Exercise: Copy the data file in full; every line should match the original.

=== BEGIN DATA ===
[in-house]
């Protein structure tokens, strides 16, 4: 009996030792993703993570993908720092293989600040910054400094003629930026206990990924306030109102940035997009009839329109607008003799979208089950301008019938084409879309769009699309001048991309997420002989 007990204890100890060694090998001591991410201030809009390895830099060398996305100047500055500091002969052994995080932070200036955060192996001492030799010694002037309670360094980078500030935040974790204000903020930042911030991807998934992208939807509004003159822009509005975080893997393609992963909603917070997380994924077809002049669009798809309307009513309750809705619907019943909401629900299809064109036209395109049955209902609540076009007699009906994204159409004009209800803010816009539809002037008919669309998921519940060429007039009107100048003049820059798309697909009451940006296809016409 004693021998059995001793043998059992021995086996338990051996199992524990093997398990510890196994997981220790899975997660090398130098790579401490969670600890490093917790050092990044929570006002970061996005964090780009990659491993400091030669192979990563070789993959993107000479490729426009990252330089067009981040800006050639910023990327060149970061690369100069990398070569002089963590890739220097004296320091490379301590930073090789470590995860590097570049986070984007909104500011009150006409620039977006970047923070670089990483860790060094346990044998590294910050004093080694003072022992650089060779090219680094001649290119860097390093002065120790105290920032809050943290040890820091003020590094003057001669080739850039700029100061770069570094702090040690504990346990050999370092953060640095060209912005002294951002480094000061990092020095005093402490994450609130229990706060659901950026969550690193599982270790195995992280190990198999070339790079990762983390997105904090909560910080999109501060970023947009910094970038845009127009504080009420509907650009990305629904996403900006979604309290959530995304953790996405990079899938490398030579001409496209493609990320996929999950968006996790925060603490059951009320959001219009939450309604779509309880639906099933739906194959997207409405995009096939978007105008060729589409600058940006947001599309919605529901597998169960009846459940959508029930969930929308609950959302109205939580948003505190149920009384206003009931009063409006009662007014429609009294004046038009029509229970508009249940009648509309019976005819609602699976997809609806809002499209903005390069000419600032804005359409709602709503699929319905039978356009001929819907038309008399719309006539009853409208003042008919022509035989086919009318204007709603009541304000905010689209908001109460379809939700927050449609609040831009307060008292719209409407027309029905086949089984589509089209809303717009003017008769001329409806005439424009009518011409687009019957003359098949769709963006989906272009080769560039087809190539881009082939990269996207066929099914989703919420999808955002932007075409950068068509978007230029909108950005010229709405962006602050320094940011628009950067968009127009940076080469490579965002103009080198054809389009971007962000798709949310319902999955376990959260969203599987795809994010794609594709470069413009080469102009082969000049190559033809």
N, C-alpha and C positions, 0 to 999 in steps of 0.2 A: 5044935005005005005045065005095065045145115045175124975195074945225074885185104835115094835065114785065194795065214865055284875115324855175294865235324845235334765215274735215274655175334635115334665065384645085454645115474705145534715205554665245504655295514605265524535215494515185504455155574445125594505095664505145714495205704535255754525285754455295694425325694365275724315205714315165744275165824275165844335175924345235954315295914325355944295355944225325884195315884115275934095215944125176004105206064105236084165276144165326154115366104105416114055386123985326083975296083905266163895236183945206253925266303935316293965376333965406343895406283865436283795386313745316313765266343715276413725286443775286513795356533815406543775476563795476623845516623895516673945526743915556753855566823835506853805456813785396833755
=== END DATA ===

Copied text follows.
[in-house]
């Protein structure tokens, strides 16, 4: 009996030792993703993570993908720092293989600040910054400094003629930026206990990924306030109102940035997009009839329109607008003799979208089950301008019938084409879309769009699309001048991309997420002989 007990204890100890060694090998001591991410201030809009390895830099060398996305100047500055500091002969052994995080932070200036955060192996001492030799010694002037309670360094980078500030935040974790204000903020930042911030991807998934992208939807509004003159822009509005975080893997393609992963909603917070997380994924077809002049669009798809309307009513309750809705619907019943909401629900299809064109036209395109049955209902609540076009007699009906994204159409004009209800803010816009539809002037008919669309998921519940060429007039009107100048003049820059798309697909009451940006296809016409 004693021998059995001793043998059992021995086996338990051996199992524990093997398990510890196994997981220790899975997660090398130098790579401490969670600890490093917790050092990044929570006002970061996005964090780009990659491993400091030669192979990563070789993959993107000479490729426009990252330089067009981040800006050639910023990327060149970061690369100069990398070569002089963590890739220097004296320091490379301590930073090789470590995860590097570049986070984007909104500011009150006409620039977006970047923070670089990483860790060094346990044998590294910050004093080694003072022992650089060779090219680094001649290119860097390093002065120790105290920032809050943290040890820091003020590094003057001669080739850039700029100061770069570094702090040690504990346990050999370092953060640095060209912005002294951002480094000061990092020095005093402490994450609130229990706060659901950026969550690193599982270790195995992280190990198999070339790079990762983390997105904090909560910080999109501060970023947009910094970038845009127009504080009420509907650009990305629904996403900006979604309290959530995304953790996405990079899938490398030579001409496209493609990320996929999950968006996790925060603490059951009320959001219009939450309604779509309880639906099933739906194959997207409405995009096939978007105008060729589409600058940006947001599309919605529901597998169960009846459940959508029930969930929308609950959302109205939580948003505190149920009384206003009931009063409006009662007014429609009294004046038009029509229970508009249940009648509309019976005819609602699976997809609806809002499209903005390069000419600032804005359409709602709503699929319905039978356009001929819907038309008399719309006539009853409208003042008919022509035989086919009318204007709603009541304000905010689209908001109460379809939700927050449609609040831009307060008292719209409407027309029905086949089984589509089209809303717009003017008769001329409806005439424009009518011409687009019957003359098949769709963006989906272009080769560039087809190539881009082939990269996207066929099914989703919420999808955002932007075409950068068509978007230029909108950005010229709405962006602050320094940011628009950067968009127009940076080469490579965002103009080198054809389009971007962000798709949310319902999955376990959260969203599987795809994010794609594709470069413009080469102009082969000049190559033809």
N, C-alpha and C positions, 0 to 999 in steps of 0.2 A: 5044935005005005005045065005095065045145115045175124975195074945225074885185104835115094835065114785065194795065214865055284875115324855175294865235324845235334765215274735215274655175334635115334665065384645085454645115474705145534715205554665245504655295514605265524535215494515185504455155574445125594505095664505145714495205704535255754525285754455295694425325694365275724315205714315165744275165824275165844335175924345235954315295914325355944295355944225325884195315884115275934095215944125176004105206064105236084165276144165326154115366104105416114055386123985326083975296083905266163895236183945206253925266303935316293965376333965406343895406283865436283795386313745316313765266343715276413725286443775286513795356533815406543775476563795476623845516623895516673945526743915556753855566823835506853805456813785396833755